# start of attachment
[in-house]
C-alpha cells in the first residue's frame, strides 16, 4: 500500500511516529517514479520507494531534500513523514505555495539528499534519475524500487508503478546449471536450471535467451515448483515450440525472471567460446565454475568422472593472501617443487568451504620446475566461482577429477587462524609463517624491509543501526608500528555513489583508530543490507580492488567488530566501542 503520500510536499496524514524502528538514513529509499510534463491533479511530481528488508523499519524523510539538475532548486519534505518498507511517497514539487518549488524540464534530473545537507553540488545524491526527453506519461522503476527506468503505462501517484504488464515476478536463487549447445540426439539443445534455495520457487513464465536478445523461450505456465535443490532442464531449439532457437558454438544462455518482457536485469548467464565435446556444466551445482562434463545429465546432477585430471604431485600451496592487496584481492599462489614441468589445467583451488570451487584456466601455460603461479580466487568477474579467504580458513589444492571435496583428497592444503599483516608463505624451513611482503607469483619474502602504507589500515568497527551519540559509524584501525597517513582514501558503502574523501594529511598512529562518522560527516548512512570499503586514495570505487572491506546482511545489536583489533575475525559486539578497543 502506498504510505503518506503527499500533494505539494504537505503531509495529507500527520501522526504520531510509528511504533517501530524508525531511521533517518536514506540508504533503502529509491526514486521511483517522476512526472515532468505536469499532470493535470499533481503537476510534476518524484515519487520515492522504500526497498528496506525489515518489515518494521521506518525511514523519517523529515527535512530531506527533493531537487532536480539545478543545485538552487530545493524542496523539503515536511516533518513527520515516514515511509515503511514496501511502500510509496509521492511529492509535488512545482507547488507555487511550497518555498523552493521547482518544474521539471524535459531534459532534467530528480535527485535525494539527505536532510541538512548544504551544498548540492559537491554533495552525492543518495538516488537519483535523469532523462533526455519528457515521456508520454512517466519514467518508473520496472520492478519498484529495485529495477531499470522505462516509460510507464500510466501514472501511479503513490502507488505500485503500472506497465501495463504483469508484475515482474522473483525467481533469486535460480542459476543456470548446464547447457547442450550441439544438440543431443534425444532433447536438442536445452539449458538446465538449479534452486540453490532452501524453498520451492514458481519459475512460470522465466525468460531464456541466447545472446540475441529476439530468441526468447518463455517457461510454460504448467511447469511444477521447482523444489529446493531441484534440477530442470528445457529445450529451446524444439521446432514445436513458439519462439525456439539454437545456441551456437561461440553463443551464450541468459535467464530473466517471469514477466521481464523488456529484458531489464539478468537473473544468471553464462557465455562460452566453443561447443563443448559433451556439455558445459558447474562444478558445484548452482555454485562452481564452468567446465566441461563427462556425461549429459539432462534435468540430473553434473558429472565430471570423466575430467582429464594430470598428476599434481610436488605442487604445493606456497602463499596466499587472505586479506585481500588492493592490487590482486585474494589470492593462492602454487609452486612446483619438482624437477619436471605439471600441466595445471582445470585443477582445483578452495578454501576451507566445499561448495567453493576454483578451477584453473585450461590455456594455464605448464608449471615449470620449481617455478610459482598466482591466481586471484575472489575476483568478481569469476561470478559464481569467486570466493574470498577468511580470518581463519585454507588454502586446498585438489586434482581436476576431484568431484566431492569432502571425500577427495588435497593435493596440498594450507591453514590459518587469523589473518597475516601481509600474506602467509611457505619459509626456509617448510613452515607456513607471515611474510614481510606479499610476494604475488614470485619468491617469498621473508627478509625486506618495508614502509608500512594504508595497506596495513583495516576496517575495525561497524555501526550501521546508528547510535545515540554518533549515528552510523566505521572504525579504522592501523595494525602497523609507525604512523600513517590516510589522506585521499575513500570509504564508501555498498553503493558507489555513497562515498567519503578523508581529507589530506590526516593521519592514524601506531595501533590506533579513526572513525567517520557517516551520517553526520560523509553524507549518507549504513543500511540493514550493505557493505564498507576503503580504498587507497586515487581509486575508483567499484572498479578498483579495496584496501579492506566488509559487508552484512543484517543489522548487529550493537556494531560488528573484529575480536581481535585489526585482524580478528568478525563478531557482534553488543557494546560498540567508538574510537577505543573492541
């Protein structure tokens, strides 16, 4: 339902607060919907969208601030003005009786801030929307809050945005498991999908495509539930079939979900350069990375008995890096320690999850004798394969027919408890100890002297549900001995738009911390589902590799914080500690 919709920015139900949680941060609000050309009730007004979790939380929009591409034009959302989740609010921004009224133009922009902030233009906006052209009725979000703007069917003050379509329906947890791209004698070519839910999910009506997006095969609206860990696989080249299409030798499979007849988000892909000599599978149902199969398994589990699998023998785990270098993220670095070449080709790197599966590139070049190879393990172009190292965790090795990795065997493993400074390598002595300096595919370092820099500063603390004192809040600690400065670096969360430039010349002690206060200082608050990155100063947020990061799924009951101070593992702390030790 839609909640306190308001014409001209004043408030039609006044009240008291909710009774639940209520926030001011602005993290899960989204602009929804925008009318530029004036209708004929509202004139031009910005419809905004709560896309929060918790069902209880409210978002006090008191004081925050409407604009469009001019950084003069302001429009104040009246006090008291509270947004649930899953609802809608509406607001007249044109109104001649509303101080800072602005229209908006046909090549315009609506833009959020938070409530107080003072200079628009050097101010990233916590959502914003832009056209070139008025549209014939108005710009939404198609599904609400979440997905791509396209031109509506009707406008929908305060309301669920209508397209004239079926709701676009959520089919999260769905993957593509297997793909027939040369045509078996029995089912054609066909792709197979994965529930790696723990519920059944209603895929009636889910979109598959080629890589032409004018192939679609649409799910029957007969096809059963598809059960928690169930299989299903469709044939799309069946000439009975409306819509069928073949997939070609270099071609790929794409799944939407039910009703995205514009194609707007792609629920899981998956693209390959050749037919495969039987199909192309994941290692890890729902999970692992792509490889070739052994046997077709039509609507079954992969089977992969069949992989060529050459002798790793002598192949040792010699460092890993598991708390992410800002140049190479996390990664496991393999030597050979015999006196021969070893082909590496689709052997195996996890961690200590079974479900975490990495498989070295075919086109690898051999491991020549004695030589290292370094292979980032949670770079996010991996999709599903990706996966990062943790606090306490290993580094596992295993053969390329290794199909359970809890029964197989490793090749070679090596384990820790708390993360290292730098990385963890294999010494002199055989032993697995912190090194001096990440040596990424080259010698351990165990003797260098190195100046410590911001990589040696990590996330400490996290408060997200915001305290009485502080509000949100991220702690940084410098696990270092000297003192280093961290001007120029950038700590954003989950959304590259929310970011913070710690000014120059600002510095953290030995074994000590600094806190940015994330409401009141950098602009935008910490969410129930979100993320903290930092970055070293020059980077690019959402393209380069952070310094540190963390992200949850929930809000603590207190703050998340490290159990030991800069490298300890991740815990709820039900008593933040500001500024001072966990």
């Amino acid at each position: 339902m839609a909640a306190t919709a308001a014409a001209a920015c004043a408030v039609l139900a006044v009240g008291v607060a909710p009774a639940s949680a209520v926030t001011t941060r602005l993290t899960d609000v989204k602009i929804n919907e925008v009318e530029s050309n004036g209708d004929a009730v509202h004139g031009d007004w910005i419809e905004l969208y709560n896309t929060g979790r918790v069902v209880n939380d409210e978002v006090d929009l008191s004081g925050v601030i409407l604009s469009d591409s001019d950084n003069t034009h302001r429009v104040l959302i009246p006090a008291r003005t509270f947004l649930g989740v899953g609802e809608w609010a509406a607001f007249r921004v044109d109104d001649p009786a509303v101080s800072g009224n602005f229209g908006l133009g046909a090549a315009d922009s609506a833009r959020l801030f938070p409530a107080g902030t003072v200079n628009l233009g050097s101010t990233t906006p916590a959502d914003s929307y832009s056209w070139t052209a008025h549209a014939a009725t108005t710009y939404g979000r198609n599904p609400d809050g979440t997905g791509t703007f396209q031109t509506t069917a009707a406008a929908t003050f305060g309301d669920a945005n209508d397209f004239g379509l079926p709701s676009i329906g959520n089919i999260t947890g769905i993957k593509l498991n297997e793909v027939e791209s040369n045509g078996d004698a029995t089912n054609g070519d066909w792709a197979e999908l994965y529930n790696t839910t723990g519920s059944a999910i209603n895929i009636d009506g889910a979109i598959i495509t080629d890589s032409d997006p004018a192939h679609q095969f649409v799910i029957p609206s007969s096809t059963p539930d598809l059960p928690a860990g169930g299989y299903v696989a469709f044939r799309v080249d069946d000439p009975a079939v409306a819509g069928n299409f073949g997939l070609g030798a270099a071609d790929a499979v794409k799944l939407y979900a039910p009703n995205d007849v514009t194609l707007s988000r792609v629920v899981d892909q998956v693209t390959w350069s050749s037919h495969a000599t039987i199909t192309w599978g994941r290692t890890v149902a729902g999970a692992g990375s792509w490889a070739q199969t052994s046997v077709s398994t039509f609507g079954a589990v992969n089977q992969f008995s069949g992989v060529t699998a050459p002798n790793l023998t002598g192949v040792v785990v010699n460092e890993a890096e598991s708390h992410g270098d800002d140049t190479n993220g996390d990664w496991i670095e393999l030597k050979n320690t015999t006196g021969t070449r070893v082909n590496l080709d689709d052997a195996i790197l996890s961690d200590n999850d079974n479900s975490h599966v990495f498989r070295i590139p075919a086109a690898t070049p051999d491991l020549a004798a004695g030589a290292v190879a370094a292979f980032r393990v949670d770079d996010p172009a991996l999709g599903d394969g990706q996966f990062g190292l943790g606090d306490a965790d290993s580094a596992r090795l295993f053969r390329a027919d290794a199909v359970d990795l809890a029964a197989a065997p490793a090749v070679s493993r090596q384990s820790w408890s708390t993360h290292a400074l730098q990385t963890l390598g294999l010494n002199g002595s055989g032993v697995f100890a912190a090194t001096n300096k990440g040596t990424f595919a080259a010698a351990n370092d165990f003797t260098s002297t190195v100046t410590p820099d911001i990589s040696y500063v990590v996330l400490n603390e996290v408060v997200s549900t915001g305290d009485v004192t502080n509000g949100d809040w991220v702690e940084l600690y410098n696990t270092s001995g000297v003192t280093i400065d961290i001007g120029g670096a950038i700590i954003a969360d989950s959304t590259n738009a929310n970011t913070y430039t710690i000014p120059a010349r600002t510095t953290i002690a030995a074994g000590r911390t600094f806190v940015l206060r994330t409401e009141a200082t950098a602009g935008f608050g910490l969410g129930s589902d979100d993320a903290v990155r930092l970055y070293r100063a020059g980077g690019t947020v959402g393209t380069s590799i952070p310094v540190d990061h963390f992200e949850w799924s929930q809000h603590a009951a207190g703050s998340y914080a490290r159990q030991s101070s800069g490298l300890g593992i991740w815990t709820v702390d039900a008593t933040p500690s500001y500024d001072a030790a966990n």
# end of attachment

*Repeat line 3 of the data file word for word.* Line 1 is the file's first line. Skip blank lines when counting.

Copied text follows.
């Protein structure tokens, strides 16, 4: 339902607060919907969208601030003005009786801030929307809050945005498991999908495509539930079939979900350069990375008995890096320690999850004798394969027919408890100890002297549900001995738009911390589902590799914080500690 919709920015139900949680941060609000050309009730007004979790939380929009591409034009959302989740609010921004009224133009922009902030233009906006052209009725979000703007069917003050379509329906947890791209004698070519839910999910009506997006095969609206860990696989080249299409030798499979007849988000892909000599599978149902199969398994589990699998023998785990270098993220670095070449080709790197599966590139070049190879393990172009190292965790090795990795065997493993400074390598002595300096595919370092820099500063603390004192809040600690400065670096969360430039010349002690206060200082608050990155100063947020990061799924009951101070593992702390030790 839609909640306190308001014409001209004043408030039609006044009240008291909710009774639940209520926030001011602005993290899960989204602009929804925008009318530029004036209708004929509202004139031009910005419809905004709560896309929060918790069902209880409210978002006090008191004081925050409407604009469009001019950084003069302001429009104040009246006090008291509270947004649930899953609802809608509406607001007249044109109104001649509303101080800072602005229209908006046909090549315009609506833009959020938070409530107080003072200079628009050097101010990233916590959502914003832009056209070139008025549209014939108005710009939404198609599904609400979440997905791509396209031109509506009707406008929908305060309301669920209508397209004239079926709701676009959520089919999260769905993957593509297997793909027939040369045509078996029995089912054609066909792709197979994965529930790696723990519920059944209603895929009636889910979109598959080629890589032409004018192939679609649409799910029957007969096809059963598809059960928690169930299989299903469709044939799309069946000439009975409306819509069928073949997939070609270099071609790929794409799944939407039910009703995205514009194609707007792609629920899981998956693209390959050749037919495969039987199909192309994941290692890890729902999970692992792509490889070739052994046997077709039509609507079954992969089977992969069949992989060529050459002798790793002598192949040792010699460092890993598991708390992410800002140049190479996390990664496991393999030597050979015999006196021969070893082909590496689709052997195996996890961690200590079974479900975490990495498989070295075919086109690898051999491991020549004695030589290292370094292979980032949670770079996010991996999709599903990706996966990062943790606090306490290993580094596992295993053969390329290794199909359970809890029964197989490793090749070679090596384990820790708390993360290292730098990385963890294999010494002199055989032993697995912190090194001096990440040596990424080259010698351990165990003797260098190195100046410590911001990589040696990590996330400490996290408060997200915001305290009485502080509000949100991220702690940084410098696990270092000297003192280093961290001007120029950038700590954003989950959304590259929310970011913070710690000014120059600002510095953290030995074994000590600094806190940015994330409401009141950098602009935008910490969410129930979100993320903290930092970055070293020059980077690019959402393209380069952070310094540190963390992200949850929930809000603590207190703050998340490290159990030991800069490298300890991740815990709820039900008593933040500001500024001072966990």